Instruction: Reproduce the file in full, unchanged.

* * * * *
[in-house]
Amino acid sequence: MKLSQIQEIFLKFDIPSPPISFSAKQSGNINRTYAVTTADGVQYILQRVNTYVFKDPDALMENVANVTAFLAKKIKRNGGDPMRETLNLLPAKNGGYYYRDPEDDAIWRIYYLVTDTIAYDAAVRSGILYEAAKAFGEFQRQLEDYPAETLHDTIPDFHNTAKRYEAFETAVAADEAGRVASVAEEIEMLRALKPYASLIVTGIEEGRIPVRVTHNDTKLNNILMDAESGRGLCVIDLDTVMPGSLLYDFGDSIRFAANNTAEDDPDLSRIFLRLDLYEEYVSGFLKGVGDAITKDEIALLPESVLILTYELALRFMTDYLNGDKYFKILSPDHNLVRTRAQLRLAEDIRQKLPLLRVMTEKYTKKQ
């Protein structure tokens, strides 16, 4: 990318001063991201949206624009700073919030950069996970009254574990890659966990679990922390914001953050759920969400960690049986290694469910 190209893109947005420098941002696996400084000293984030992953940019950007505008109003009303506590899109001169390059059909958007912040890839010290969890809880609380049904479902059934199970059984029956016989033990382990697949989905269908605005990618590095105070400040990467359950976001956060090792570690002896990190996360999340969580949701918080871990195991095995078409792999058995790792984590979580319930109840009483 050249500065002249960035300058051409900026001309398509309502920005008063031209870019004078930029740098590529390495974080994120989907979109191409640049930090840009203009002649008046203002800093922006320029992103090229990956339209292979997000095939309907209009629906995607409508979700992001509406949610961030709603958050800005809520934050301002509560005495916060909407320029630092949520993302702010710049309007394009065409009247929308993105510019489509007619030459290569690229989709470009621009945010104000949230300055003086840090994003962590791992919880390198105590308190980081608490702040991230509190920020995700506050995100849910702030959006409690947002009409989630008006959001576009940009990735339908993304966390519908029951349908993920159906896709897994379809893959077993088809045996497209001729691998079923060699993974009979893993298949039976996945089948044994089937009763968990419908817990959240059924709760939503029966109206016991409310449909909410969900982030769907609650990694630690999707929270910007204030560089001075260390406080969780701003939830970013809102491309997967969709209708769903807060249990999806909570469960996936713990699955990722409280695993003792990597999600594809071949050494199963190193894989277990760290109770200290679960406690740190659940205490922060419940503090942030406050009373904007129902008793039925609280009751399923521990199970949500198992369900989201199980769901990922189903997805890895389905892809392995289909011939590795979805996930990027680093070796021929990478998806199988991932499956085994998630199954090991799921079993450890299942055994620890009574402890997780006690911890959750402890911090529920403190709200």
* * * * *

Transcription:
[in-house]
Amino acid sequence: MKLSQIQEIFLKFDIPSPPISFSAKQSGNINRTYAVTTADGVQYILQRVNTYVFKDPDALMENVANVTAFLAKKIKRNGGDPMRETLNLLPAKNGGYYYRDPEDDAIWRIYYLVTDTIAYDAAVRSGILYEAAKAFGEFQRQLEDYPAETLHDTIPDFHNTAKRYEAFETAVAADEAGRVASVAEEIEMLRALKPYASLIVTGIEEGRIPVRVTHNDTKLNNILMDAESGRGLCVIDLDTVMPGSLLYDFGDSIRFAANNTAEDDPDLSRIFLRLDLYEEYVSGFLKGVGDAITKDEIALLPESVLILTYELALRFMTDYLNGDKYFKILSPDHNLVRTRAQLRLAEDIRQKLPLLRVMTEKYTKKQ
């Protein structure tokens, strides 16, 4: 990318001063991201949206624009700073919030950069996970009254574990890659966990679990922390914001953050759920969400960690049986290694469910 190209893109947005420098941002696996400084000293984030992953940019950007505008109003009303506590899109001169390059059909958007912040890839010290969890809880609380049904479902059934199970059984029956016989033990382990697949989905269908605005990618590095105070400040990467359950976001956060090792570690002896990190996360999340969580949701918080871990195991095995078409792999058995790792984590979580319930109840009483 050249500065002249960035300058051409900026001309398509309502920005008063031209870019004078930029740098590529390495974080994120989907979109191409640049930090840009203009002649008046203002800093922006320029992103090229990956339209292979997000095939309907209009629906995607409508979700992001509406949610961030709603958050800005809520934050301002509560005495916060909407320029630092949520993302702010710049309007394009065409009247929308993105510019489509007619030459290569690229989709470009621009945010104000949230300055003086840090994003962590791992919880390198105590308190980081608490702040991230509190920020995700506050995100849910702030959006409690947002009409989630008006959001576009940009990735339908993304966390519908029951349908993920159906896709897994379809893959077993088809045996497209001729691998079923060699993974009979893993298949039976996945089948044994089937009763968990419908817990959240059924709760939503029966109206016991409310449909909410969900982030769907609650990694630690999707929270910007204030560089001075260390406080969780701003939830970013809102491309997967969709209708769903807060249990999806909570469960996936713990699955990722409280695993003792990597999600594809071949050494199963190193894989277990760290109770200290679960406690740190659940205490922060419940503090942030406050009373904007129902008793039925609280009751399923521990199970949500198992369900989201199980769901990922189903997805890895389905892809392995289909011939590795979805996930990027680093070796021929990478998806199988991932499956085994998630199954090991799921079993450890299942055994620890009574402890997780006690911890959750402890911090529920403190709200």